Singapore’s financial watchdog, the Monetary Authority of Singapore (MAS), is planning to deal with greenwashing issues through regulations and technologies, as reported by Bloomberg on November 7. Banks in Singapore will have to conduct stress tests that included climate-related scenarios from 2022 while making required disclosures to ensure they are managing risks related to climate change and other environmental issues. This approach is part of the strategy that the MAS has adopted to promote green finance, cope with the potential increase of greenwashing issues, as well as allocating more funds to sustainability projects.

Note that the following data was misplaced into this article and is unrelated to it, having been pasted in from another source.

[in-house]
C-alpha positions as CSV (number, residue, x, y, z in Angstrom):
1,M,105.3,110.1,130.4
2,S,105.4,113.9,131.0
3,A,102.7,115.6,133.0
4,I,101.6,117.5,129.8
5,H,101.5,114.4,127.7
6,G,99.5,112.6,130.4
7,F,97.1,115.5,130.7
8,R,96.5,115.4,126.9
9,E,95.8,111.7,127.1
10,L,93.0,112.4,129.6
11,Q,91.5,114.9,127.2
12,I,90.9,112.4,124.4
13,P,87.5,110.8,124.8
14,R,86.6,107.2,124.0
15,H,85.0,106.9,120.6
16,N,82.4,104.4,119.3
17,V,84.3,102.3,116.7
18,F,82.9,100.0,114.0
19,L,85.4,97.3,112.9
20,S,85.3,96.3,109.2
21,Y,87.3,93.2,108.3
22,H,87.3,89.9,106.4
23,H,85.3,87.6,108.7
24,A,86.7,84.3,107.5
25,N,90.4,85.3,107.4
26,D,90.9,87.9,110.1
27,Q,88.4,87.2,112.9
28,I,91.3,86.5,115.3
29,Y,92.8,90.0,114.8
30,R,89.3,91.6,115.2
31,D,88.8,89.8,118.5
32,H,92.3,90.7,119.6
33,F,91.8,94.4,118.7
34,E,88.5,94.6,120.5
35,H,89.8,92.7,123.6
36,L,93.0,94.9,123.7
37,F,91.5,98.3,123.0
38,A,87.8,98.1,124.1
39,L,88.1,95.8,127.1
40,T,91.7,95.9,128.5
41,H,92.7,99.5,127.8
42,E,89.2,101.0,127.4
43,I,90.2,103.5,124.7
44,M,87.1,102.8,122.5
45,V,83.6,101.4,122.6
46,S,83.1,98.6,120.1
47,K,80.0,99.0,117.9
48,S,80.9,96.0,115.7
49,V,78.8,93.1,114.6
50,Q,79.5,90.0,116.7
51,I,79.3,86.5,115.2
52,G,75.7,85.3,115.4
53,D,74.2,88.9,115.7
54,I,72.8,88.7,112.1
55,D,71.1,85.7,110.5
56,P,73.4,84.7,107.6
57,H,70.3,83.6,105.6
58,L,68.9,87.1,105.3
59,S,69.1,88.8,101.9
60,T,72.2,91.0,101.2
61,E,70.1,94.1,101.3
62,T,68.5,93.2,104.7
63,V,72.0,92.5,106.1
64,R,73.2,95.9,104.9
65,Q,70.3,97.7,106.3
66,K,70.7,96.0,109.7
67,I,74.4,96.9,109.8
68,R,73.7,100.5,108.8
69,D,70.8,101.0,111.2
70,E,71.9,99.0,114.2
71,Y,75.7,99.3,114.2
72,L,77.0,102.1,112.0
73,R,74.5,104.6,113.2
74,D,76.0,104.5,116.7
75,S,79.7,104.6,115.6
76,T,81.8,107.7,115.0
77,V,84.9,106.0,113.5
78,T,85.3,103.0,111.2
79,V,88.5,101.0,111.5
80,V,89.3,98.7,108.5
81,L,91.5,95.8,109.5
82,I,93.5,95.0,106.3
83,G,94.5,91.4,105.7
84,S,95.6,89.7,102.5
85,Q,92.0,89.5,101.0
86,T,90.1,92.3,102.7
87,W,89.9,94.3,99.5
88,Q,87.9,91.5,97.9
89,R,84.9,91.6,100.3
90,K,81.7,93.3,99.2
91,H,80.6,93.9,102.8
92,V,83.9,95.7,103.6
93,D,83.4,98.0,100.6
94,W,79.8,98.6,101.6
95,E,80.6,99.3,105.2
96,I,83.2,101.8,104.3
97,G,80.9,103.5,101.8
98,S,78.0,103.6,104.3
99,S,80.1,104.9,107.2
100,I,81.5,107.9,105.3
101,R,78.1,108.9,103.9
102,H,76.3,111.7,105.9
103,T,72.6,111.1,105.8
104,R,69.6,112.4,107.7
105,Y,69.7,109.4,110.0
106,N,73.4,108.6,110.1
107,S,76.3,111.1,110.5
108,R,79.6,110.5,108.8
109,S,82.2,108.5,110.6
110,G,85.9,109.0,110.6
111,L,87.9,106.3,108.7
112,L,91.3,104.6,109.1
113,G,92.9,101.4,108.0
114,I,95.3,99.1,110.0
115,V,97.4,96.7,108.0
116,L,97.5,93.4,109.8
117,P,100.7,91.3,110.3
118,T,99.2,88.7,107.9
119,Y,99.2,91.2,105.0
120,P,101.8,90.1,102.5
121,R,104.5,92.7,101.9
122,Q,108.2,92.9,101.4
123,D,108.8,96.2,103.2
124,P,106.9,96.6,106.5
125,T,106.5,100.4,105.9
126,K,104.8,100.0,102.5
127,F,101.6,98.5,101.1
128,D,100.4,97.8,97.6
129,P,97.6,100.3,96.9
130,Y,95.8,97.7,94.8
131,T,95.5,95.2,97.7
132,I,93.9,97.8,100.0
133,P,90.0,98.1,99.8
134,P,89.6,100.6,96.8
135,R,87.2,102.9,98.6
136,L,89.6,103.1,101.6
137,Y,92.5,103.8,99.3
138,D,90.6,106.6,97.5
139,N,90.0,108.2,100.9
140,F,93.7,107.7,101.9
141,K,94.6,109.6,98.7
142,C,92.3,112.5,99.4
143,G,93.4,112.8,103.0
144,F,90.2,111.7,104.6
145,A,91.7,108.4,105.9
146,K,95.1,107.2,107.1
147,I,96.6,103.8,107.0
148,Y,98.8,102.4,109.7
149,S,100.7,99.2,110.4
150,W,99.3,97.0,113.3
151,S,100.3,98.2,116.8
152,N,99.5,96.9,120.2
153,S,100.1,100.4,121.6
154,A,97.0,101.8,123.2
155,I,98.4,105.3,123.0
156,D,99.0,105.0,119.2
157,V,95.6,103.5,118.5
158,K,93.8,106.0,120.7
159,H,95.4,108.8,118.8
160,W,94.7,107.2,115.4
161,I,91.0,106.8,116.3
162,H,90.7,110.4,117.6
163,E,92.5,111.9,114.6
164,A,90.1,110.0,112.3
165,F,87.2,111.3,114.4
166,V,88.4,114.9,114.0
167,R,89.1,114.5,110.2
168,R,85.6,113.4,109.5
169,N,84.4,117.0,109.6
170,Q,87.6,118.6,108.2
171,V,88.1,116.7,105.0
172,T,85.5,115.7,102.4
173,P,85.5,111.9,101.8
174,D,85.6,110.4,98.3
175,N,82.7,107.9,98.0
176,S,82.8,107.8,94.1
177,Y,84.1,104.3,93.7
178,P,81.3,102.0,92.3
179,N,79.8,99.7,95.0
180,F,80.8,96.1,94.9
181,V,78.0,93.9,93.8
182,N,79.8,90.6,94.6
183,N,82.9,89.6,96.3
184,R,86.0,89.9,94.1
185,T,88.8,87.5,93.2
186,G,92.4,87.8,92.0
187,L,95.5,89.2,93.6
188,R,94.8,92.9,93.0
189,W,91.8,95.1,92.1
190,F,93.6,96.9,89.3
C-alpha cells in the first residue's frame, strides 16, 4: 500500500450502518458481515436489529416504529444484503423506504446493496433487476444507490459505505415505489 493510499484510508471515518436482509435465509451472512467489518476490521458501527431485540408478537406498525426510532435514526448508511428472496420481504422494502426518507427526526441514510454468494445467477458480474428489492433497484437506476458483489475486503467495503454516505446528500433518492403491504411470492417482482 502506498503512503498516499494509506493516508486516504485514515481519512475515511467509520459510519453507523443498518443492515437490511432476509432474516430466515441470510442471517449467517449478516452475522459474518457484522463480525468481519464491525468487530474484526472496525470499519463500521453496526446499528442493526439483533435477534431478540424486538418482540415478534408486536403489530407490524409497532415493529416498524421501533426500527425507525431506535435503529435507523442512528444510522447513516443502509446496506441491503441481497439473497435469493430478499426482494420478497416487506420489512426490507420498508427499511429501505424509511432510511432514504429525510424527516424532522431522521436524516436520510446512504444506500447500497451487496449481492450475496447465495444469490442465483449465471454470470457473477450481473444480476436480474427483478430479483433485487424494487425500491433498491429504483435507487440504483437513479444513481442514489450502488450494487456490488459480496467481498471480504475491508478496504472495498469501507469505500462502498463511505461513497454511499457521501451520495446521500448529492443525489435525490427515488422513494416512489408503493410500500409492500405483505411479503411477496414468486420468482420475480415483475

A study estimated that a 2℃ rise in temperature could cause a write-down in value of USD1.7tr financial assets, and by 2050, up to USD20tr worth of assets across the energy, industry, and construction sectors globally would become stranded, according to a MAS executive. EU adopted its Sustainable Finance Disclosure Regulation (SFDR) in March 2021, setting requirements for global lenders and investors that have businesses or clients in Europe. To align with the EU approach, Singapore’s mandatory disclosure regulations will also involve ESG fund products sold to individual investors. Local banks in Singapore have started to reduce risk exposures to some of the industries highly linked to climate change, such as coal. For instance, DBS Group Holdings [DBS:SP], Oversea-Chinese Banking Corporation [OCBC:SP], and United Overseas Bank [UOB:SP], Singapore’s three major banks and also three largest banks in Southeast Asia by assets, pledged in April 2019 to end financing new coal power projects and switch to renewable energy projects.